Sunday, July 14, 2024

“We are running in fog and it is getting denser”

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In this interview, we take a look at the integration trends in electronics, how fab technology is evolving and if Moore’s law will hit a wall at all. Sunit Rikhi, vice president of the technology and manufacturing group and general manager of Intel Custom Foundry, Intel Corp., speaks with Dilin Anand of EFY

Sunit Rikhi, vice president of the technology and manufacturing group and general manager of Intel Custom Foundry, Intel Corp.

Q. The Internet of Things (IoT) buzzword is widely used these days. But fab has had its equivalent almost two decades ago. What is the long-term effect the IoT has had on electronics?
A. The IoT as a term represents all smartdevices that will drive the growing Internet usage in a connected world. As for fab, technologies have existed for quite some time to enable the increasing integration of systems on chips (SoCs) that fuel devices everywhere.

This increasing trend has been with us forever. It was there when Intel introduced the 4004 processor with 2000 transistors on a chip, when it introduced the 80386 processor with over 275,000 transistors on a chip and it is here when processors carry billions of transistors on a board.

In recent times, we have started putting not just processors but systems on a chip, which means integrating diverse circuits on a single piece of silicon and sometimes in a single package with multiple pieces of silicon.

Q. Did this trend have an impact on the fab side of things?
A. From the fab technology point of view, the biggest change brought about is that of going from a processing unit to a system. So, in order to support a central processing unit (CPU), we would need a limited set of functionality and limited scope of envelope of technology capability.
For example, you have digital devices to support a CPU, while to support an SoC, you have to have more than just digital devices. You would need input/output (I/O) devices, radio frequency devices for communication and other components. So it is the SoC technology that has come up as a result.

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Q. You get to play with the latest process technologies before most of us even become aware of their existence. What is cutting edge according to you?
A. A few years ago, I met this gentleman at a conference who explained how he was at 130nm node and had heard a lot about 90nm node with its cutting-edge technology. And I was sitting there about to announce the 32nm node, three generations ahead of what this gentleman considered cutting edge. It showed me that we have a view of the world from our vantage points.

We are currently designing IPs and starting to support foundry customers on 10nm designs. We have many designs in process on 14nm and many designs in production on 22nm. Planar transistors have been history for a while; it is all tri-gate and multi-patterning lithography now.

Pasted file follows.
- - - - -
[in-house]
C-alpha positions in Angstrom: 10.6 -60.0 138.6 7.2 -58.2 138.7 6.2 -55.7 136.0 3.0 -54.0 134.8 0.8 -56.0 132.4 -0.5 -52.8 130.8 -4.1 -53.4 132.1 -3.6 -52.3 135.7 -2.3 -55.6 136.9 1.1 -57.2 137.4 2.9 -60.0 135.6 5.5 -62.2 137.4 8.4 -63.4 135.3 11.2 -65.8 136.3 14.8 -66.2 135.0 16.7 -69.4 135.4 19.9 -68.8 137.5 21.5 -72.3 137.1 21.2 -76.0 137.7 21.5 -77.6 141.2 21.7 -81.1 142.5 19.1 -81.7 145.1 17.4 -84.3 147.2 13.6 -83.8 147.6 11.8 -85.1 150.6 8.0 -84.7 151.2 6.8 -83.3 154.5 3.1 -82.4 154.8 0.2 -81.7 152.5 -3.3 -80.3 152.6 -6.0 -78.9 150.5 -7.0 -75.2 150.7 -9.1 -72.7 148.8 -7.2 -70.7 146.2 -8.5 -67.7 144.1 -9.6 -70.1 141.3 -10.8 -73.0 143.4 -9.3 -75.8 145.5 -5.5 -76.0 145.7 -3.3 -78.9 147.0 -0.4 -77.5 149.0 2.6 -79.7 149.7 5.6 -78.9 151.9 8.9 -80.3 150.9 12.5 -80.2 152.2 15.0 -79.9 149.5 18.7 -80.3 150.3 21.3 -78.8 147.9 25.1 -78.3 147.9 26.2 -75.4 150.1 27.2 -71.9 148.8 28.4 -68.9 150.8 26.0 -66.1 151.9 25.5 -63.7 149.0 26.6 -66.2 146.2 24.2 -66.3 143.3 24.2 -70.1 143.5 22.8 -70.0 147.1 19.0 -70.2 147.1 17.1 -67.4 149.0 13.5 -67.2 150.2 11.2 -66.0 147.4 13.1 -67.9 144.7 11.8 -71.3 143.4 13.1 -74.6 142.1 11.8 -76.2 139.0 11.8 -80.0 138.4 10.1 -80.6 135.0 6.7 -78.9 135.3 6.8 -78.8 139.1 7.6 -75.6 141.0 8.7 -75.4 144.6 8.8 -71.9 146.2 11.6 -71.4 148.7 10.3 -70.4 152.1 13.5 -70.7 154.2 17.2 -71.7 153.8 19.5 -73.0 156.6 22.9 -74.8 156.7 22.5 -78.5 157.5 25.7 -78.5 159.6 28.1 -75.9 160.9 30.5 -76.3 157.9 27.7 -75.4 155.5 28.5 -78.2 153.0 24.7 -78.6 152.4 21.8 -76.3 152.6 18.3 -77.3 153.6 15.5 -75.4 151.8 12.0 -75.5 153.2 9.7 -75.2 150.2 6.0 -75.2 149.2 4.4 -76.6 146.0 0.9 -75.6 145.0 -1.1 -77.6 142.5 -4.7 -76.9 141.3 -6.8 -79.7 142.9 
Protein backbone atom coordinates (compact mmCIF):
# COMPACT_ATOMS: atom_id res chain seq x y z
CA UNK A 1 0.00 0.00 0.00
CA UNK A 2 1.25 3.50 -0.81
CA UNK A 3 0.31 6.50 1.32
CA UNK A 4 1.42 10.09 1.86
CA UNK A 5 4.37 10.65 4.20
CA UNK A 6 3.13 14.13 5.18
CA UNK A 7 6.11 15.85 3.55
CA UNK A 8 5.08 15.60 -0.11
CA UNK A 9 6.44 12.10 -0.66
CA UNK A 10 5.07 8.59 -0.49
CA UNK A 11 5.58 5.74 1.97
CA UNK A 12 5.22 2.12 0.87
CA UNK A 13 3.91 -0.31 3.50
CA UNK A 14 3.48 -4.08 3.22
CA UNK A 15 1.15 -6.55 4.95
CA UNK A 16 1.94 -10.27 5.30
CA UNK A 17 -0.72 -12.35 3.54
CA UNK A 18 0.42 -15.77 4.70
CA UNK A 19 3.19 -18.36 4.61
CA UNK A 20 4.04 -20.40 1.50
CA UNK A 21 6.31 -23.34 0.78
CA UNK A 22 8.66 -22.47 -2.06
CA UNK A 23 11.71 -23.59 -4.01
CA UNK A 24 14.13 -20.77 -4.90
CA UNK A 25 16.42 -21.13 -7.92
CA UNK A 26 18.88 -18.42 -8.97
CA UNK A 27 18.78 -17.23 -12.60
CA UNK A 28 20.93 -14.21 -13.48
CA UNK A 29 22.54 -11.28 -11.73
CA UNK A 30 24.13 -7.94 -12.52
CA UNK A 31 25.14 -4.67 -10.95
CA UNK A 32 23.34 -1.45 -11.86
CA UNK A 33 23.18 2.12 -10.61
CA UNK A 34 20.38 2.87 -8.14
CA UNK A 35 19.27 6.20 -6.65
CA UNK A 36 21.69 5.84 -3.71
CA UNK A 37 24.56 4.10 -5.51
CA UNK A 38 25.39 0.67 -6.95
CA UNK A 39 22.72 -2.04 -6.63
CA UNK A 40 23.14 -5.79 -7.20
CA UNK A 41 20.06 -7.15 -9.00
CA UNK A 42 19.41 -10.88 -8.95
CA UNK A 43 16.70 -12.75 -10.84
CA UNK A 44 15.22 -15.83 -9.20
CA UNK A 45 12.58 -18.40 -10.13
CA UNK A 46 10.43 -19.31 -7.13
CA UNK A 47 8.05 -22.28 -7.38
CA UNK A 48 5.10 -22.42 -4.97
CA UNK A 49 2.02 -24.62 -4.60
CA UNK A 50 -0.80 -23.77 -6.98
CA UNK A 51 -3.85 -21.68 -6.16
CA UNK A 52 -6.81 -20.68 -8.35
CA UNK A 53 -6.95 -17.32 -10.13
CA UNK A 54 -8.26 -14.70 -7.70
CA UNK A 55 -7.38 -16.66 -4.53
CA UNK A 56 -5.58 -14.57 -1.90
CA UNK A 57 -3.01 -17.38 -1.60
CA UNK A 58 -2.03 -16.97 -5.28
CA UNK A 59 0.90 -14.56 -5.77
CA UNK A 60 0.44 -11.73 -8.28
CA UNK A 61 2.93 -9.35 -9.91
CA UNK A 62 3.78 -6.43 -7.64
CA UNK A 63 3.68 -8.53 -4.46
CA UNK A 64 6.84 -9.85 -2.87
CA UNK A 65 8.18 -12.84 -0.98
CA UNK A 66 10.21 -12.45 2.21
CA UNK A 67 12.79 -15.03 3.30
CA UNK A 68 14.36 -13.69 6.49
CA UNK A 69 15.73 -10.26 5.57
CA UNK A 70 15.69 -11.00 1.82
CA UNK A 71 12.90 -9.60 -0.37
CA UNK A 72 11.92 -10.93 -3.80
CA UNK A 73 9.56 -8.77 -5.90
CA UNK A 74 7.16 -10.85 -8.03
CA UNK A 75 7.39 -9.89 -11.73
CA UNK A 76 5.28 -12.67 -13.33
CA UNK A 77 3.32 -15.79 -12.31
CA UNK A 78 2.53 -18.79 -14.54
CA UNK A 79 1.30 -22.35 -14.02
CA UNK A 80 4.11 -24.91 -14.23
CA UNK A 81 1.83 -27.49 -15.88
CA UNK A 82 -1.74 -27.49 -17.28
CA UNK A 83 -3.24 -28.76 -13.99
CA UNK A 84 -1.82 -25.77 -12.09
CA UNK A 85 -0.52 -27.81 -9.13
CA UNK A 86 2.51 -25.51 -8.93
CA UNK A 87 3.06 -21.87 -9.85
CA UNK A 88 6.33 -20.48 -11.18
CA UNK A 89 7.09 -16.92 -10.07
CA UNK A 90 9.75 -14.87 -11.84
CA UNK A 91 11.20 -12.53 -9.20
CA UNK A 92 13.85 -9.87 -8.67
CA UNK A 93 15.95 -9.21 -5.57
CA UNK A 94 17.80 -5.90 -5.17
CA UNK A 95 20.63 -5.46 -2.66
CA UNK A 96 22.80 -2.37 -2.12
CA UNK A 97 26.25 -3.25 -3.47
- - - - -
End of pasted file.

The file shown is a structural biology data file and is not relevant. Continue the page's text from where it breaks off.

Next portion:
Q. Will we hit a wall with advancing process nodes?
A. The inventor of Moore’s law, Gordon Moore, said in his keynote speech at the International Solid-State Circuits Conference in 2003, that, “My law is about exponentials and no exponential will last forever.”

To me, it seems like we overindulge in speculating about the wall and the timing of when we will hit it. Our energy is better spent focusing on delaying that event, not predicting it. And perhaps there will not be a well-defined wall.

Q. Could you elaborate on how you see it?
A. The way I analogise it in my mind is that we are running in fog and it is getting denser. Leaders hear footsteps behind them and followers hear leaders’ footsteps ahead of them. Leaders hope for the sounds of followers’ footsteps to grow fainter and followers hope for the sounds of leaders’ footsteps to grow stronger. Some are tired and would like the whole run to stop. Some are afraid they will run into a wall. And then there are some who focus on the run. I am part of the latter group of people.

Q. What kind of challenges do you see at the fab level, for each successive technology node improvement?
A. New transistor architectures based on new materials and lithography to print and resolve smaller and smaller dimensions are the major challenges.

Q. Does the equipment set change for every node?
A. No, Intel targets approximately 20 per cent change to the equipment set when defining the next node.

Q. Does change in product architecture affect the fab equipment?
A. Product architecture changes are usually done within the scope of a defined technology. Equipment changes are driven by new technology definition.


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